Palomar Health is the largest public health care district in California by area. The system includes three hospitals, two hospital-based emergency departments (EDs) and a stand-by ED; and CEP America currently staffs Palomar Health's EDs and inpatient departments.
As the Palomar Health system grew, patient flow across facilities became increasingly complex, and ED throughput and internal transfer times rose. To tackle the problem, Palomar Health and CEP America teamed up to create a centralized patient placement system capable of coordinating care across facilities.
Though this work is still ongoing, Palomar Health has already seen significant throughput improvements, and admission rates are up across the system.
The following is based on a poster presented at CEP America's 2014 annual conference.
Prior to 2013, bed placement at Palomar Health was handled by individual house supervisors at each hospital. This decentralized approach made it difficult for the system to meet core measures. By 2013, Palomar Health’s turnaround time to admission (TAT-A) was above the national average at about 400 minutes. Lack of care coordination also increased both the number of internal transfers and time needed to move patients to the appropriate care setting.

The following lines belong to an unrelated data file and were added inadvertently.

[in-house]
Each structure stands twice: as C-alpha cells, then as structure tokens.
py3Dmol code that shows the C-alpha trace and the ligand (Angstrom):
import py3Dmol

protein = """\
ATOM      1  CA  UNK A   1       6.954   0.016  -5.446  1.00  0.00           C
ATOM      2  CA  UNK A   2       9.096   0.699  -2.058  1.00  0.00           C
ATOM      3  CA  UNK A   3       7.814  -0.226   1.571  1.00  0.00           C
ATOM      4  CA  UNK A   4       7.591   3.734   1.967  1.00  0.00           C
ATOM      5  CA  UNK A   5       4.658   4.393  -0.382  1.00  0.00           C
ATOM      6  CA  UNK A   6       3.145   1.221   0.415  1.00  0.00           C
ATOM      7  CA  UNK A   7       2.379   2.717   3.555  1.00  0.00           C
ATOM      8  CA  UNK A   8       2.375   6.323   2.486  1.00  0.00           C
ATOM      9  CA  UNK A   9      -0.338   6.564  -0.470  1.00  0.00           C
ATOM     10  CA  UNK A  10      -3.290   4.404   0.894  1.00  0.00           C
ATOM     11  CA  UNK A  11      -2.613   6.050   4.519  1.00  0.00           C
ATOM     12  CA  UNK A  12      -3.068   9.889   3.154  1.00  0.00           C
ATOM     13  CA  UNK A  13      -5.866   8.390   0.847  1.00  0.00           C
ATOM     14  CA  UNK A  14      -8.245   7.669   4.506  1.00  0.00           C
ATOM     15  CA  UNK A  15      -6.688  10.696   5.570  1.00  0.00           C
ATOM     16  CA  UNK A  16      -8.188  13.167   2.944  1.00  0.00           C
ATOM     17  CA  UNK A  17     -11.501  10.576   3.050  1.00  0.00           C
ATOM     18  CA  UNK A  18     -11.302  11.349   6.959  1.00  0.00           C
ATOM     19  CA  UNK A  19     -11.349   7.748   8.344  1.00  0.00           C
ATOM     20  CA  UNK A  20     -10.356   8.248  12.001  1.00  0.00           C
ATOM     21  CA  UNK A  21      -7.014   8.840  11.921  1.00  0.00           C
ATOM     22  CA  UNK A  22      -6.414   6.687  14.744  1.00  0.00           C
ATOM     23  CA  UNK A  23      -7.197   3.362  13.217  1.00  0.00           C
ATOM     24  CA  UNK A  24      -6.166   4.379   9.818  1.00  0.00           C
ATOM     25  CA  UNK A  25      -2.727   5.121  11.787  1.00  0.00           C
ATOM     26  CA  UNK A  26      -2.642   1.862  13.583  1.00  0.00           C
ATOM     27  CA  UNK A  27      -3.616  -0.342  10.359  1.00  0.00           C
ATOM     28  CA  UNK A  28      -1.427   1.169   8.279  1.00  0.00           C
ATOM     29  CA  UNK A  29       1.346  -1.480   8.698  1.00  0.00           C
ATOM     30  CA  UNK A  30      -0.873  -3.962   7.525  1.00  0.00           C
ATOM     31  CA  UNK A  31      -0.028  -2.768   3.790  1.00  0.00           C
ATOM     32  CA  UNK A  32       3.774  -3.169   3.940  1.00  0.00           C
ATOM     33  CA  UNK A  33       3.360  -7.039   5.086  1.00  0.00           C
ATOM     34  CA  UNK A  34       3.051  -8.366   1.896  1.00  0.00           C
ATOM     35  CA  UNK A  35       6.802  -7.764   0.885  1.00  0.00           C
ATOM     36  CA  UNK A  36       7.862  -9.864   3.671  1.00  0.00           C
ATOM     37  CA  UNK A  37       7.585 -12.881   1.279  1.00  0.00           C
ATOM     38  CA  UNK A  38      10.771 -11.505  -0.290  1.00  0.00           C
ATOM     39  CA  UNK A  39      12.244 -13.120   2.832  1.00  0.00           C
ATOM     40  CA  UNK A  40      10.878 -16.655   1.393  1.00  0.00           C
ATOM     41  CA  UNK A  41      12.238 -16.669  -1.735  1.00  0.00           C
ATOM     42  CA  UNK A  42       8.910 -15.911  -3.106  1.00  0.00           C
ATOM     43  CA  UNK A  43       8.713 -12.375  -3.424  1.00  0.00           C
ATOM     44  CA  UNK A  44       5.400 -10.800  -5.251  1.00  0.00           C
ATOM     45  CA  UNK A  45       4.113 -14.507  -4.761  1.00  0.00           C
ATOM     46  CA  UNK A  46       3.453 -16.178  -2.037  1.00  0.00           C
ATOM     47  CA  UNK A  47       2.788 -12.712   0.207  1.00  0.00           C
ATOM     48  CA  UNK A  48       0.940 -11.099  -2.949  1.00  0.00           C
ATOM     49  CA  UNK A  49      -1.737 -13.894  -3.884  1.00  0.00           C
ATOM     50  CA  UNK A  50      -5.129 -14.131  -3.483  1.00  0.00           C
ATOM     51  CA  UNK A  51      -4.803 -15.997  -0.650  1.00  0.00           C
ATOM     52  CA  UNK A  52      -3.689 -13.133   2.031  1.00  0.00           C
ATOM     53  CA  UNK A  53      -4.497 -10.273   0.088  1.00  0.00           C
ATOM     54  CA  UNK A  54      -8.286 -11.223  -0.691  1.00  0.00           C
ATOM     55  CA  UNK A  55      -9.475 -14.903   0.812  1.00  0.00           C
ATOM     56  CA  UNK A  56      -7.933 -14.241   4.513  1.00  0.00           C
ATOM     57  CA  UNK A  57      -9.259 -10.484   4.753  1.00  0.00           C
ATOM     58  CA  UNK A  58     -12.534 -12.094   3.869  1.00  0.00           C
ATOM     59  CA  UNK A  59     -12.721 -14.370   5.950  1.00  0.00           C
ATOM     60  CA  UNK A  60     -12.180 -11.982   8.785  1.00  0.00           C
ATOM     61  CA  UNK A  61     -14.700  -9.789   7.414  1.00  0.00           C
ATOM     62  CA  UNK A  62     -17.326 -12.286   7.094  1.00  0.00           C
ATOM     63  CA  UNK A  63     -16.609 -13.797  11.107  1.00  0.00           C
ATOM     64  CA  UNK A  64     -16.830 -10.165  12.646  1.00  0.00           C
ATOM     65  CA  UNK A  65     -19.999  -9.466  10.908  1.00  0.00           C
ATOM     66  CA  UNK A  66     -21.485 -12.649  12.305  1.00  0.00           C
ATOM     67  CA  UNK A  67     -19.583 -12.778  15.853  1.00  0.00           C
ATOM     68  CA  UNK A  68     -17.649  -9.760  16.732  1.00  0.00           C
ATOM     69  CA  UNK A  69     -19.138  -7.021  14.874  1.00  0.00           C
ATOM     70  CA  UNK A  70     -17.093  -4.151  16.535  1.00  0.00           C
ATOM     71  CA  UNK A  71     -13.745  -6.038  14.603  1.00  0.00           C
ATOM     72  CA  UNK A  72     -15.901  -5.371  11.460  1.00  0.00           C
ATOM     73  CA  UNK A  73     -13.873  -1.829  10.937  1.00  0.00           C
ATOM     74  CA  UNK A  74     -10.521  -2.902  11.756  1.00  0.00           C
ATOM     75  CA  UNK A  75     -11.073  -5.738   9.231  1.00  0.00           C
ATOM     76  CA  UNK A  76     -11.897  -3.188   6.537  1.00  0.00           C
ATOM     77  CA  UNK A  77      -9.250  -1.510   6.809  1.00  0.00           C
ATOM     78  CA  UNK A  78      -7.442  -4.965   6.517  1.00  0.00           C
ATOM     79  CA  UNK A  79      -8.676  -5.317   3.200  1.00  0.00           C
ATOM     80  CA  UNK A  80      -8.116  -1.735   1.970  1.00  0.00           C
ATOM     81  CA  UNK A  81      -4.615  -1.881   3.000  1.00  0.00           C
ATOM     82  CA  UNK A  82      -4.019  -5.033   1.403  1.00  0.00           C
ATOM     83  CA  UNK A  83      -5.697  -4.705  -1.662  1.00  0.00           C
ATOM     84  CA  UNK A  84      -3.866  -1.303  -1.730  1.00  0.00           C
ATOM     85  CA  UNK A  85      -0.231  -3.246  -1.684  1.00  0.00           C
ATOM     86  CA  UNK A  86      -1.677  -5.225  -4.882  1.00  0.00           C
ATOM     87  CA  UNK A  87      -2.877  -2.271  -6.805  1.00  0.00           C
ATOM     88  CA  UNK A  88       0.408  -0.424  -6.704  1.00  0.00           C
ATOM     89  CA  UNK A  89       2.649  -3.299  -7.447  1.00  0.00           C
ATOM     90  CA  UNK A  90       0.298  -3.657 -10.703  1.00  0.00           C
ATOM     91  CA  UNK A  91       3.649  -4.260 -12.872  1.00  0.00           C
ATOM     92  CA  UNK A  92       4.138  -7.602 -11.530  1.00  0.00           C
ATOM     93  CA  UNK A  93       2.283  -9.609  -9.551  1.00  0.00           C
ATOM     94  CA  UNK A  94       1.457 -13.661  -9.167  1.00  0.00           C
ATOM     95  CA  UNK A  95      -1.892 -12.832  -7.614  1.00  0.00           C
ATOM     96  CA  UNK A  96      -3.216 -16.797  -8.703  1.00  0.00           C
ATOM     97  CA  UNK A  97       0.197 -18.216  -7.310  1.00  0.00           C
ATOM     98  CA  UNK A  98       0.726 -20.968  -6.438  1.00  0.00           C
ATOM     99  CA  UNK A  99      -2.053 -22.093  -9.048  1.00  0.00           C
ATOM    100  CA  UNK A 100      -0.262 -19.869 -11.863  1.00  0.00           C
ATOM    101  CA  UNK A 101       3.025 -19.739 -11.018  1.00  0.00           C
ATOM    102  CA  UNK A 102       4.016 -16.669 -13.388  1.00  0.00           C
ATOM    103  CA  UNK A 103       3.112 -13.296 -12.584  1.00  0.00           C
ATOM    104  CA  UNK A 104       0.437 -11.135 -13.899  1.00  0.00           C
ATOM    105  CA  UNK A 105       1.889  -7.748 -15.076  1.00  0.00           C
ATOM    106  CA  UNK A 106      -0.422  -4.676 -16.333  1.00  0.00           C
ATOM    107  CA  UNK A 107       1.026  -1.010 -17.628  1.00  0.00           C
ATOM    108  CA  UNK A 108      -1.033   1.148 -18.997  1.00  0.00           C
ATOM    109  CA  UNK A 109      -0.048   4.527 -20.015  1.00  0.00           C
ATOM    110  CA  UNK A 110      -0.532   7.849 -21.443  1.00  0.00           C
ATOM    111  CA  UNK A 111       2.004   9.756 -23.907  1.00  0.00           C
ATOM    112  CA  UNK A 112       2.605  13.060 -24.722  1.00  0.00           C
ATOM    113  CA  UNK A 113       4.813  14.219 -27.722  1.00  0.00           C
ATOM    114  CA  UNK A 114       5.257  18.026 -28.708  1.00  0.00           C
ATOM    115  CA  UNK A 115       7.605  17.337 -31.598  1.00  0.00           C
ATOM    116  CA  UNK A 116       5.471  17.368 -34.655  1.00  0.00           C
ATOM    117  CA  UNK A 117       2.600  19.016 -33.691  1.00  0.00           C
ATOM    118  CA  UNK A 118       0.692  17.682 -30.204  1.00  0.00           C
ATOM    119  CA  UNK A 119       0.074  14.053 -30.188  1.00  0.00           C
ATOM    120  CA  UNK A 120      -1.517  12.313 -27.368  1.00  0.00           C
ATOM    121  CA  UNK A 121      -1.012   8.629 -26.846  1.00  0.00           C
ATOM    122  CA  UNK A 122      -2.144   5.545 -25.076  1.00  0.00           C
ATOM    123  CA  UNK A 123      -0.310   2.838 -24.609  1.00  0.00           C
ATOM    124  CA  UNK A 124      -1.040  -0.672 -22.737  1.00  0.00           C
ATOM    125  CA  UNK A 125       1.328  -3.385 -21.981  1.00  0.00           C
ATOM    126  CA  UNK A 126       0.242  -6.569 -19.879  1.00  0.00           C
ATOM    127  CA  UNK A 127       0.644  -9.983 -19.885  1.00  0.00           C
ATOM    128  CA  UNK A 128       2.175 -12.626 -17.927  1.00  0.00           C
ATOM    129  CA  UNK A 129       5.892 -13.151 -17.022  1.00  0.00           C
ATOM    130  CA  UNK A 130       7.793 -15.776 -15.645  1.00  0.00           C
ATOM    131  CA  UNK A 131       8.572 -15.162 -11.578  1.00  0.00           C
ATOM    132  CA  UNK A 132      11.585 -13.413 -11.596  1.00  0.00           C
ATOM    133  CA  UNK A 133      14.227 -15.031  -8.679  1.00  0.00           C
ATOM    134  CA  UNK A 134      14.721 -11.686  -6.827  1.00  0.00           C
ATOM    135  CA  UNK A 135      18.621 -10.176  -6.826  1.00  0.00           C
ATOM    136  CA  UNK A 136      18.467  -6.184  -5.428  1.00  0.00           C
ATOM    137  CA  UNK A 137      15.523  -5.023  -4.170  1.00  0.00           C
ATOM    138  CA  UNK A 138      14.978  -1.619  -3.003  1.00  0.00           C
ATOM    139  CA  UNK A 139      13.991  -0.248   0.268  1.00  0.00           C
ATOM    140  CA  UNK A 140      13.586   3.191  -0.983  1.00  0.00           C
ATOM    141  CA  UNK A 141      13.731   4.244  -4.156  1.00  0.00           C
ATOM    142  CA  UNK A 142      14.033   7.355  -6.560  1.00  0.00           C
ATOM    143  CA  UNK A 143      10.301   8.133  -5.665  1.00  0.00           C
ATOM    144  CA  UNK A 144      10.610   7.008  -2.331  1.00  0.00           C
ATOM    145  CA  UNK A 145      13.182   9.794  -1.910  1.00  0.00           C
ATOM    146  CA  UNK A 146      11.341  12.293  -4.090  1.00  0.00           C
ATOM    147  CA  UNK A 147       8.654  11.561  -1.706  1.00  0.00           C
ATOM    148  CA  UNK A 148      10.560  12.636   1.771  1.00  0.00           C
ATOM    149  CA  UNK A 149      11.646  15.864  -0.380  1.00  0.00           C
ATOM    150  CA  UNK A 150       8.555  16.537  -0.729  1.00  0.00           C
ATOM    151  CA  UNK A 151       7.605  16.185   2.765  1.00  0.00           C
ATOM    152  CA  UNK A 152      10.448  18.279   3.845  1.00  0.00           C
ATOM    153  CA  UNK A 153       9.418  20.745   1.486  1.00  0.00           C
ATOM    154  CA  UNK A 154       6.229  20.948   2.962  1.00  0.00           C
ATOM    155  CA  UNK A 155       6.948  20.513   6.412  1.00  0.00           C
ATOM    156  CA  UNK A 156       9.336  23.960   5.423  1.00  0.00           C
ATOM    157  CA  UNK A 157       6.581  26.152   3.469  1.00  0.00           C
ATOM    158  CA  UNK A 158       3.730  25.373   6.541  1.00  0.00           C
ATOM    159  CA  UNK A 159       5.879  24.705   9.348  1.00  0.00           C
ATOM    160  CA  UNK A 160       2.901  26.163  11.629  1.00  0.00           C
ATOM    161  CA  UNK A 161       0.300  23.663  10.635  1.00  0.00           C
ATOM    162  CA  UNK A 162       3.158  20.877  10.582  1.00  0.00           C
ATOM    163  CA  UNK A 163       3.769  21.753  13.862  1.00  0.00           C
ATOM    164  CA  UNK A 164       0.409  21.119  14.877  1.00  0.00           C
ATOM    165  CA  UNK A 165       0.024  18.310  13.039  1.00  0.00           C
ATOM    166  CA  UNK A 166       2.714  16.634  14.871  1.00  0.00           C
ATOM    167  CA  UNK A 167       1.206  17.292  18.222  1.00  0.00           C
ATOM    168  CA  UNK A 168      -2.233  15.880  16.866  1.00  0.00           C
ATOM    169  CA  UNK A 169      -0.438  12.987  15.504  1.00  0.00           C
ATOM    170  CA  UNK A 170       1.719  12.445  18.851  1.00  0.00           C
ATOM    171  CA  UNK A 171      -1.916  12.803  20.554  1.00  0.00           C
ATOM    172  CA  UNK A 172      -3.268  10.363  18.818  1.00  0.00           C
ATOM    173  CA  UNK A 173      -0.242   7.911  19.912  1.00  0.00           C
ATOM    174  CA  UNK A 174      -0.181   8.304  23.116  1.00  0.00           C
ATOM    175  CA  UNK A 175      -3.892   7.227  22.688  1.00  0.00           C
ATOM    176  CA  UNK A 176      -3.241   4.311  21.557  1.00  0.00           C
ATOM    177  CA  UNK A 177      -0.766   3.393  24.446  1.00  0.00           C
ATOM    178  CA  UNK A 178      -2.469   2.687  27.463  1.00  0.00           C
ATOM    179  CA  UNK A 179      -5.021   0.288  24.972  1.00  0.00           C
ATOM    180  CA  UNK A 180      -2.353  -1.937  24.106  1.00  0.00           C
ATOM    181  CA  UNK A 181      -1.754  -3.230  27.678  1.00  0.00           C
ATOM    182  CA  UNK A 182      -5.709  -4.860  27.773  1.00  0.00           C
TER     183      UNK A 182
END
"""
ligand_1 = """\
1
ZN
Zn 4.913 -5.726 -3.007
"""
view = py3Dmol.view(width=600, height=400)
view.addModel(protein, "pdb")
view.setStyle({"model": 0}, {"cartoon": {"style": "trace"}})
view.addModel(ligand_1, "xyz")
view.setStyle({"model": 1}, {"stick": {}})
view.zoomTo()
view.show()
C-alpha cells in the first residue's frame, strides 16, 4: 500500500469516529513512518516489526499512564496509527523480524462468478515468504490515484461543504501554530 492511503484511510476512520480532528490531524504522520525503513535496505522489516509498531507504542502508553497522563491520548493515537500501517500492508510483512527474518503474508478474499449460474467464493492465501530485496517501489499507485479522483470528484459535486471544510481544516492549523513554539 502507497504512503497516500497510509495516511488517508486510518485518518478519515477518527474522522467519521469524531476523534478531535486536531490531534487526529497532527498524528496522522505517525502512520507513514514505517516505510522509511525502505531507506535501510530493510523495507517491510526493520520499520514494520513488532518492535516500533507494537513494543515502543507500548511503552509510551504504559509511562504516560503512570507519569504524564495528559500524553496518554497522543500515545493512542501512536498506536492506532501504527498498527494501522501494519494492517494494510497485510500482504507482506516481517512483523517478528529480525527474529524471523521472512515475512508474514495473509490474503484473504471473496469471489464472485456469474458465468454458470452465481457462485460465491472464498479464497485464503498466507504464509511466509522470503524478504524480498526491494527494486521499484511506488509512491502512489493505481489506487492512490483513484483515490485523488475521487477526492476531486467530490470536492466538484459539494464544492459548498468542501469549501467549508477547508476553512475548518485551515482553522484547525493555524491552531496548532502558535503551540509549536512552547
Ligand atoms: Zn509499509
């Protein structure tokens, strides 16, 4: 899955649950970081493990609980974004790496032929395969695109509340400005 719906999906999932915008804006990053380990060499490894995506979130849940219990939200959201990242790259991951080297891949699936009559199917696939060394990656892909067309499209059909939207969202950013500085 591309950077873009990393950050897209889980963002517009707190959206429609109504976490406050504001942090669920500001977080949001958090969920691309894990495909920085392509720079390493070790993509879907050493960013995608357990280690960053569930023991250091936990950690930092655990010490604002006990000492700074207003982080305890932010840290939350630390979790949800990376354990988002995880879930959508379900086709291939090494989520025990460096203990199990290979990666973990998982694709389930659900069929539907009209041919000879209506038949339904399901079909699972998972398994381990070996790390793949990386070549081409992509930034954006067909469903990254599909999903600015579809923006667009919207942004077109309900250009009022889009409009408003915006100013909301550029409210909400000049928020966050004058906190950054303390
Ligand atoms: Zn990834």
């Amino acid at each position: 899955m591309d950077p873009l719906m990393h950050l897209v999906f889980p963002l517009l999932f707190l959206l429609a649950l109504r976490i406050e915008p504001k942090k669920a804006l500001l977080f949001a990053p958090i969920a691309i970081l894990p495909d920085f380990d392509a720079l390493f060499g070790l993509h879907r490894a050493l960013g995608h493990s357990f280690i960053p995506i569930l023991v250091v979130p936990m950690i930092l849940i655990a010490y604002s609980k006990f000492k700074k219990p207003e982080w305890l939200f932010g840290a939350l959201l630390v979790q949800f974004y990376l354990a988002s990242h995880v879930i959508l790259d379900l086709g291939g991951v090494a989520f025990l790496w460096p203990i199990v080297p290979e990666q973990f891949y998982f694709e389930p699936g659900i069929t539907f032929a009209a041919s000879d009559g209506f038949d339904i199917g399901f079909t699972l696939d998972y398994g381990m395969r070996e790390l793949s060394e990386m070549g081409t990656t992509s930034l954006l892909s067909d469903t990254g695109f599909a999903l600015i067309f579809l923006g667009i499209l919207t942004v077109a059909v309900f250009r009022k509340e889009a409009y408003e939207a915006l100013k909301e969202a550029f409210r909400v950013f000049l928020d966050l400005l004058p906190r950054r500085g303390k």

Administrators and providers were concerned. Evidence shows that patients who stay in the ED for an extended amount of time have increased risk for mortality and extended length of stay (LOS)
in the hospital. It was also clear that Palomar Health's admissions process was difficult for both referring physicians and patients to navigate. Sometimes patients who should have been admitted directly to the hospital got confused and ended up in the ED, increasing their stress and exacerbating ED throughput issues.
Aligning for Better Care
In 2013, Palomar Health identified "improved care coordination and throughput" as a systemwide strategic initiative and organizational goal. The system decided to focus on the following areas:
- Improve Care Coordination: Develop a delivery model that supports care coordination and transitions across the continuum, with emphasis on chronic disease management, illness prevention and patient involvement.